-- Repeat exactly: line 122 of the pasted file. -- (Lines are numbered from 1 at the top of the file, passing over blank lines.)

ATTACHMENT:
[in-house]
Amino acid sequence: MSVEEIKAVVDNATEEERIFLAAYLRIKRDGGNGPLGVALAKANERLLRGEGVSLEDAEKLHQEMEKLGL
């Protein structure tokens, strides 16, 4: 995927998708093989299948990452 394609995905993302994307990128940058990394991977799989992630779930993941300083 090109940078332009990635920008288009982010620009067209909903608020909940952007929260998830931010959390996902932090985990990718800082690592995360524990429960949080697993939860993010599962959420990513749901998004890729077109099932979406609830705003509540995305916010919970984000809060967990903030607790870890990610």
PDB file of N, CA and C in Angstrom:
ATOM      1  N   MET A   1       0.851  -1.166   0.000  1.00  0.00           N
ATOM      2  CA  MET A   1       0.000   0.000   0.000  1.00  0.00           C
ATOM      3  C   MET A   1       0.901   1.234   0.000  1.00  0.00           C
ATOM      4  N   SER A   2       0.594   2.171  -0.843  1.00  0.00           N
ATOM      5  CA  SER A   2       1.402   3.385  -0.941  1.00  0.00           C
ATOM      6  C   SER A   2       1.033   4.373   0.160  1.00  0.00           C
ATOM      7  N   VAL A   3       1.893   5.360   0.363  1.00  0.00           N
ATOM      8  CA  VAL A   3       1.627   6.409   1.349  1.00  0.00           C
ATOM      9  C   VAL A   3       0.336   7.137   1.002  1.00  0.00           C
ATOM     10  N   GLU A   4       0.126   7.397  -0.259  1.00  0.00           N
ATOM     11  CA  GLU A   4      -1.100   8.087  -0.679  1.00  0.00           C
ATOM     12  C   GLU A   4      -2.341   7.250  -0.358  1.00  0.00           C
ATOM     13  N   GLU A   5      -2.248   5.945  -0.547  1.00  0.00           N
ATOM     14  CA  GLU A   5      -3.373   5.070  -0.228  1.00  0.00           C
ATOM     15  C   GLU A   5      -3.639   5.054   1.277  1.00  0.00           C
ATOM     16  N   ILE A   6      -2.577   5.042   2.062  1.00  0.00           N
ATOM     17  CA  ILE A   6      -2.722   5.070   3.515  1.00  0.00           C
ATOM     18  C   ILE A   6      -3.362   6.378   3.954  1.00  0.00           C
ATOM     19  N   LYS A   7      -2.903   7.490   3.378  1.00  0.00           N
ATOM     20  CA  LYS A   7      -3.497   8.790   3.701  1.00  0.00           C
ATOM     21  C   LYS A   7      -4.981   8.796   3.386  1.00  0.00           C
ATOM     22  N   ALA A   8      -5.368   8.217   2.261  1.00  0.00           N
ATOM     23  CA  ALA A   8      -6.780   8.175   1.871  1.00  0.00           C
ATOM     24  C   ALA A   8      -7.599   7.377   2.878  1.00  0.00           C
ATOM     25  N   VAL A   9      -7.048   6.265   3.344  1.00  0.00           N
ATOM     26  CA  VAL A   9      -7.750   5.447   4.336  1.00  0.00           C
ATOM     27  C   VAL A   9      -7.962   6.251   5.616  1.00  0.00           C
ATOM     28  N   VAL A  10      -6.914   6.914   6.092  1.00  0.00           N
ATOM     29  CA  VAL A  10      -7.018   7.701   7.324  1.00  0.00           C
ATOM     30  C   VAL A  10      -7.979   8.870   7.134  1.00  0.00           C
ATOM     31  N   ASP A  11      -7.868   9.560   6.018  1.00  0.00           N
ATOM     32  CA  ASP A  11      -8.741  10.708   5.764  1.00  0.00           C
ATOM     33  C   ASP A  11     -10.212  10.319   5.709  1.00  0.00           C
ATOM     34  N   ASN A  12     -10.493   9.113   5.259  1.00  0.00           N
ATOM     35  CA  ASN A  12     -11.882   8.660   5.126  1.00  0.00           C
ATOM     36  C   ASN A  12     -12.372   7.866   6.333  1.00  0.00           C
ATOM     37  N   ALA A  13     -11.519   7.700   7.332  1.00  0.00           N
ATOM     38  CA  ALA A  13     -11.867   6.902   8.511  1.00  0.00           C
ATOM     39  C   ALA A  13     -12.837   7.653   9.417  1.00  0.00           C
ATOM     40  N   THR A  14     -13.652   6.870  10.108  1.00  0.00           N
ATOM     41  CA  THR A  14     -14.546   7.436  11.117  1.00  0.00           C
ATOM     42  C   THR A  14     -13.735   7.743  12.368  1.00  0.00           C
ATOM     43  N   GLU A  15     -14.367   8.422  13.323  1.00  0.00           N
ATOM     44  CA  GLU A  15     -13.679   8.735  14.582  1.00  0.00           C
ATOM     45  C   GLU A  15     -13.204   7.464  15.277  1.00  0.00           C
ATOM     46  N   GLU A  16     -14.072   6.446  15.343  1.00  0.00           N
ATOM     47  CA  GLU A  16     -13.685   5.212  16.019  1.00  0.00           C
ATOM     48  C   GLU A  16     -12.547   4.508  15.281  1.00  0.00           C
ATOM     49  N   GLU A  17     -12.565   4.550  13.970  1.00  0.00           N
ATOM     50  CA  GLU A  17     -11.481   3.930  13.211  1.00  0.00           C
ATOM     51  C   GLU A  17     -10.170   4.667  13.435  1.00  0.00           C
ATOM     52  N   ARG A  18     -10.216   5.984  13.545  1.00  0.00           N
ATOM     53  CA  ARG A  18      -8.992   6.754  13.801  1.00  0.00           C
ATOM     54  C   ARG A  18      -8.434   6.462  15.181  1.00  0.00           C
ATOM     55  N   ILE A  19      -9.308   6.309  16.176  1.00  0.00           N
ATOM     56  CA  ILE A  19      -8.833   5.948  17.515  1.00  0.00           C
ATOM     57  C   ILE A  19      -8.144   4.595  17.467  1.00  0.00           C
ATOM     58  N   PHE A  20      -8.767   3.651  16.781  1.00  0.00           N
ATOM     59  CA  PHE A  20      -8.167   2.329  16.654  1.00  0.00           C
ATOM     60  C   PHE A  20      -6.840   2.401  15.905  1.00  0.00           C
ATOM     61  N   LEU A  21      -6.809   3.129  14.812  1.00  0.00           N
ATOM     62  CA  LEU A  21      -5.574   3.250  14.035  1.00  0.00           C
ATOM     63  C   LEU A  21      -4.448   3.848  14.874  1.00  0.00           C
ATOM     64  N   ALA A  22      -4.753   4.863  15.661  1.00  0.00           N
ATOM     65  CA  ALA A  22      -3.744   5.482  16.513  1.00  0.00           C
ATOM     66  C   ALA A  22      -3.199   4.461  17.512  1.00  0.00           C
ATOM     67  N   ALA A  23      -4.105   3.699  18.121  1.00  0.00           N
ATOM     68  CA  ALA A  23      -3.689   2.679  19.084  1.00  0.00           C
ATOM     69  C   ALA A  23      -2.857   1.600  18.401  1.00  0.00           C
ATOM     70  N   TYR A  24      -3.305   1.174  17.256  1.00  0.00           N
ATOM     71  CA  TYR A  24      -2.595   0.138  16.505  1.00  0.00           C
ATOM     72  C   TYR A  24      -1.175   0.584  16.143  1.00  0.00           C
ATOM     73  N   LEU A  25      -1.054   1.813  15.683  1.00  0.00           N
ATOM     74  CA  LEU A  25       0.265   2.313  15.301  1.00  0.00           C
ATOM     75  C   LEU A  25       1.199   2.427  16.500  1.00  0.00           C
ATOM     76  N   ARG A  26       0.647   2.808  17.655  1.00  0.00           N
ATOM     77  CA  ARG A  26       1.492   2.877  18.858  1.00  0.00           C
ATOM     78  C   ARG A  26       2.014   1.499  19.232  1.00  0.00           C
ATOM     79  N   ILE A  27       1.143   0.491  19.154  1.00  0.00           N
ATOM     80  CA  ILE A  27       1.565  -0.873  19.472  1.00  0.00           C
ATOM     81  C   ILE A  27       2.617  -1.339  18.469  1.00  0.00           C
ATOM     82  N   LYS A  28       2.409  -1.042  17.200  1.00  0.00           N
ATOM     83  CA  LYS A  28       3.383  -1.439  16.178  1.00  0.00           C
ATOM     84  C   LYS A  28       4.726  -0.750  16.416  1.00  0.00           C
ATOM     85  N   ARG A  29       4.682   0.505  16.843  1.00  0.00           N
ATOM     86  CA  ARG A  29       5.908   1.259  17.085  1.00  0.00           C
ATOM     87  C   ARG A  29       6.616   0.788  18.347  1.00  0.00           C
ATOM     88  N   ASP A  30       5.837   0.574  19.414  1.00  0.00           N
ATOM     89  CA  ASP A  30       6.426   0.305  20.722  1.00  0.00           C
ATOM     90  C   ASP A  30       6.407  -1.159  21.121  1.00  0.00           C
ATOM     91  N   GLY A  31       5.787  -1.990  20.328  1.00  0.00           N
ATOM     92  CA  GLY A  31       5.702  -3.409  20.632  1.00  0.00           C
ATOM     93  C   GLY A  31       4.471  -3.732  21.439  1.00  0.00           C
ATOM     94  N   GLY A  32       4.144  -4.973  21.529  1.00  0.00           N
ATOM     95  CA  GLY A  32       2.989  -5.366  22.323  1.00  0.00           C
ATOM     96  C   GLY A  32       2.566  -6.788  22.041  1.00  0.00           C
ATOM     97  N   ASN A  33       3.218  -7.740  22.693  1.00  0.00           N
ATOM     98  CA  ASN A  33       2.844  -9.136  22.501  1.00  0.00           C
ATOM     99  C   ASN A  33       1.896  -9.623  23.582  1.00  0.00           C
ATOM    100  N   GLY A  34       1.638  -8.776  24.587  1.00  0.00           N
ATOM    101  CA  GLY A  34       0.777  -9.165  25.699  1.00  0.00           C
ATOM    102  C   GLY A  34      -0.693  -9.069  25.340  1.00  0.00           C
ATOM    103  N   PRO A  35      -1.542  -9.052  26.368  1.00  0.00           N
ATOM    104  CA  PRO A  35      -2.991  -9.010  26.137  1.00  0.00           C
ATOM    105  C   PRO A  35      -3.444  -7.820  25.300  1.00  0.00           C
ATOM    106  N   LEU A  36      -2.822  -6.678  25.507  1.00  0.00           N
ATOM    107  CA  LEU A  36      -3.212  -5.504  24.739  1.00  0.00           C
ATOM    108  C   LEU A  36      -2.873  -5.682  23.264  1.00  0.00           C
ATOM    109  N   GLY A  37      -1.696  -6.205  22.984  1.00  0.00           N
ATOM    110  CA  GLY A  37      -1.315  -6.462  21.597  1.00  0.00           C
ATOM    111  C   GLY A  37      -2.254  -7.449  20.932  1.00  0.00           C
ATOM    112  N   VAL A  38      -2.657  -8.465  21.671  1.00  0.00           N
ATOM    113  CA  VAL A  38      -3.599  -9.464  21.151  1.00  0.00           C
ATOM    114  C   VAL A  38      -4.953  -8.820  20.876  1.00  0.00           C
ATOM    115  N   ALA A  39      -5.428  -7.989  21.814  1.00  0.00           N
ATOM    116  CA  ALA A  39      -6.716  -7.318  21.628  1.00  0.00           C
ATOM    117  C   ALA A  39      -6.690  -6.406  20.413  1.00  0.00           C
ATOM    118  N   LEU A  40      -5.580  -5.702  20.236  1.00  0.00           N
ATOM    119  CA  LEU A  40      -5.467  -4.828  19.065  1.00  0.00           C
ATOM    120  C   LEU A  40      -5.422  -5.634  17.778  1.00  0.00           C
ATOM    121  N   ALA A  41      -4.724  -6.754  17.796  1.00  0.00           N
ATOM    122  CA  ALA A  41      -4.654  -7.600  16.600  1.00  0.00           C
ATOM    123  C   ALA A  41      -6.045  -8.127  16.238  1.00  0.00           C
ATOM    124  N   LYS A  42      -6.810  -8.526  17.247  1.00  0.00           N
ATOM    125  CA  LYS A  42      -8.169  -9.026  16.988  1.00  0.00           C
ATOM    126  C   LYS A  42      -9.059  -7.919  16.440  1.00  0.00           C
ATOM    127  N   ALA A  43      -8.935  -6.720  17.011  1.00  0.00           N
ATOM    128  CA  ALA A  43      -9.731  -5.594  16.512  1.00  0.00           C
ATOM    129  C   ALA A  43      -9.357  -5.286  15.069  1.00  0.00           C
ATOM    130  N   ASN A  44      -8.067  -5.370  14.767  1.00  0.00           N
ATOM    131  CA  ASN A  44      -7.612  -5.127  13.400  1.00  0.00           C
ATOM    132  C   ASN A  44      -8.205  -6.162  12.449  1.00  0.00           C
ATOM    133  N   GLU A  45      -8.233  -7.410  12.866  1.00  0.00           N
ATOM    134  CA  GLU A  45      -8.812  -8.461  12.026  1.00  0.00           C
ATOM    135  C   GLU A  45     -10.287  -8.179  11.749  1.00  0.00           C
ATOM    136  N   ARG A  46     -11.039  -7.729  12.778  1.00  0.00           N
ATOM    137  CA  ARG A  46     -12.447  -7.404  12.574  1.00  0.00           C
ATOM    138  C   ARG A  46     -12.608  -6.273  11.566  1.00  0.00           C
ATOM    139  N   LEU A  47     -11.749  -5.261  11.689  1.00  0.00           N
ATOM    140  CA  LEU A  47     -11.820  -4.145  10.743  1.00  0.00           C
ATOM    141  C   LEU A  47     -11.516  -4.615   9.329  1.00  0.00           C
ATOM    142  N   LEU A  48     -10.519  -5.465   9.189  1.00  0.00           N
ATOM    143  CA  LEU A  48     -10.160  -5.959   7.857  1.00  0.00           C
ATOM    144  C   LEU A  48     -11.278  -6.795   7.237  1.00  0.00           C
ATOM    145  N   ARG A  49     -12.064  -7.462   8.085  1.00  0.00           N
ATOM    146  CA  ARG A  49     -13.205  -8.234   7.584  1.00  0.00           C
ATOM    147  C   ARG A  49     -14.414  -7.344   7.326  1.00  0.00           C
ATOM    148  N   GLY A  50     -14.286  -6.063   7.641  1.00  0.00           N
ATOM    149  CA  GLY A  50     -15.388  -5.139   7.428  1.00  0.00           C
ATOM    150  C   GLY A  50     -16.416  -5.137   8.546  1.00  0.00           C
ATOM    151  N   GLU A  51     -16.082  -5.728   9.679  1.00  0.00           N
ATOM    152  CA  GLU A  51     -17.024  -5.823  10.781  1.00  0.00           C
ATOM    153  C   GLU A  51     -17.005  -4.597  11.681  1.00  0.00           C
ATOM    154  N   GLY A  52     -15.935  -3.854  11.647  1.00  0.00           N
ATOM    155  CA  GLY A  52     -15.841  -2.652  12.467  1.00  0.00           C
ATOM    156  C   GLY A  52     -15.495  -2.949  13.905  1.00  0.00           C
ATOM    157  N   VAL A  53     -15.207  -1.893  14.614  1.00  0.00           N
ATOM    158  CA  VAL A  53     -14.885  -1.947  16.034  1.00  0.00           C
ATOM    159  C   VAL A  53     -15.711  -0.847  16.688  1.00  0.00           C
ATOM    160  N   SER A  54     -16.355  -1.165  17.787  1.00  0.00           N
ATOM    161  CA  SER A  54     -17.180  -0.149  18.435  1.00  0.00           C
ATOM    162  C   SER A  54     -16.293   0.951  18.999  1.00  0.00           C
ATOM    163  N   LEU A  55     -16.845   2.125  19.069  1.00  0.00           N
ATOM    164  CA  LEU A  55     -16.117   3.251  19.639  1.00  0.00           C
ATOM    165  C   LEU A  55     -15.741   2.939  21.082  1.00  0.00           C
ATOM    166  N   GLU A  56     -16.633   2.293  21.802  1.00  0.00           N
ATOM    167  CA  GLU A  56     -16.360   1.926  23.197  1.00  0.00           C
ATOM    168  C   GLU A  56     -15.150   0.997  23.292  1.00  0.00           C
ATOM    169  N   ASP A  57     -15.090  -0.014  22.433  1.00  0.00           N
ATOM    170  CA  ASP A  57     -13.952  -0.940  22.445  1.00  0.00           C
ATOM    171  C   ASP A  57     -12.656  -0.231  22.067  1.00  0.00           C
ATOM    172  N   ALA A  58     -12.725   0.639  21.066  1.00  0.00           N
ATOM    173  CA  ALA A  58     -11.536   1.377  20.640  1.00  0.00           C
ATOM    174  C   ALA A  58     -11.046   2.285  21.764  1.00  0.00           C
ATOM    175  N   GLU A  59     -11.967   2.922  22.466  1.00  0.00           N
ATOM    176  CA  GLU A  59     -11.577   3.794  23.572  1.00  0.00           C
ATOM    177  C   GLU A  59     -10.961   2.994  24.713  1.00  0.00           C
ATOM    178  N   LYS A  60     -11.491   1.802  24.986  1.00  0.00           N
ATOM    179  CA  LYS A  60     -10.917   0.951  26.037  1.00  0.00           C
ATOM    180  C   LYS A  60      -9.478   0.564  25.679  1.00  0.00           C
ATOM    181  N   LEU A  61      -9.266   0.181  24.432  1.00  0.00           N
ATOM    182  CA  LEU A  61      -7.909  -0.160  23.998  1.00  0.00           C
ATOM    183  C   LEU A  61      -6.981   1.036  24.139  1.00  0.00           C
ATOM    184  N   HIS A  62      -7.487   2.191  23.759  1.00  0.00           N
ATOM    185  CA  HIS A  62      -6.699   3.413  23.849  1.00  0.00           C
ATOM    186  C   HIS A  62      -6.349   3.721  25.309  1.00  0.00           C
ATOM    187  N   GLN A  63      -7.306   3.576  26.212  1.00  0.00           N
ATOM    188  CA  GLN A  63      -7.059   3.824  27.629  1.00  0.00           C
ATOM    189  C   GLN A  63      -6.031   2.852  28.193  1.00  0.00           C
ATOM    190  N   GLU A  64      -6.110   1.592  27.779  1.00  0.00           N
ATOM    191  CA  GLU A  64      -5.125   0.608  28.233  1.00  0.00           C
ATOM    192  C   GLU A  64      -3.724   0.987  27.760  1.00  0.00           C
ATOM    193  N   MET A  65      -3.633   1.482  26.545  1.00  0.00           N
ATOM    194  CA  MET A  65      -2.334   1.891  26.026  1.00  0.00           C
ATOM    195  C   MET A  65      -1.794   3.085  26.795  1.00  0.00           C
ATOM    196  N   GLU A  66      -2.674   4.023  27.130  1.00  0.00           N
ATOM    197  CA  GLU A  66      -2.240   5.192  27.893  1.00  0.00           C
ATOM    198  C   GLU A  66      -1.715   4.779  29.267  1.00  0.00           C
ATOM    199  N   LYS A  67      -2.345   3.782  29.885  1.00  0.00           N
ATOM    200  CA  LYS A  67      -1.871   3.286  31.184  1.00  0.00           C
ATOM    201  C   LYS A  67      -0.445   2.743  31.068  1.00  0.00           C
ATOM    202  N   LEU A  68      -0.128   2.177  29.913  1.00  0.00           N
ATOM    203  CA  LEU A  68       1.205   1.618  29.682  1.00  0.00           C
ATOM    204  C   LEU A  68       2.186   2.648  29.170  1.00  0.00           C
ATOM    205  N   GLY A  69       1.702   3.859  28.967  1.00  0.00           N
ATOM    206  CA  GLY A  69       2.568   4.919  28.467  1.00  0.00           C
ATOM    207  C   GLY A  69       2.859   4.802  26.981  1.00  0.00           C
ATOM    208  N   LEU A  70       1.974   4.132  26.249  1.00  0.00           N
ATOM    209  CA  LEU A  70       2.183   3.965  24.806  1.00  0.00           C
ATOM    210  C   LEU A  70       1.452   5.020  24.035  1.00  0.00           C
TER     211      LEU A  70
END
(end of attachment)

ATOM    118  N   LEU A  40      -5.580  -5.702  20.236  1.00  0.00           N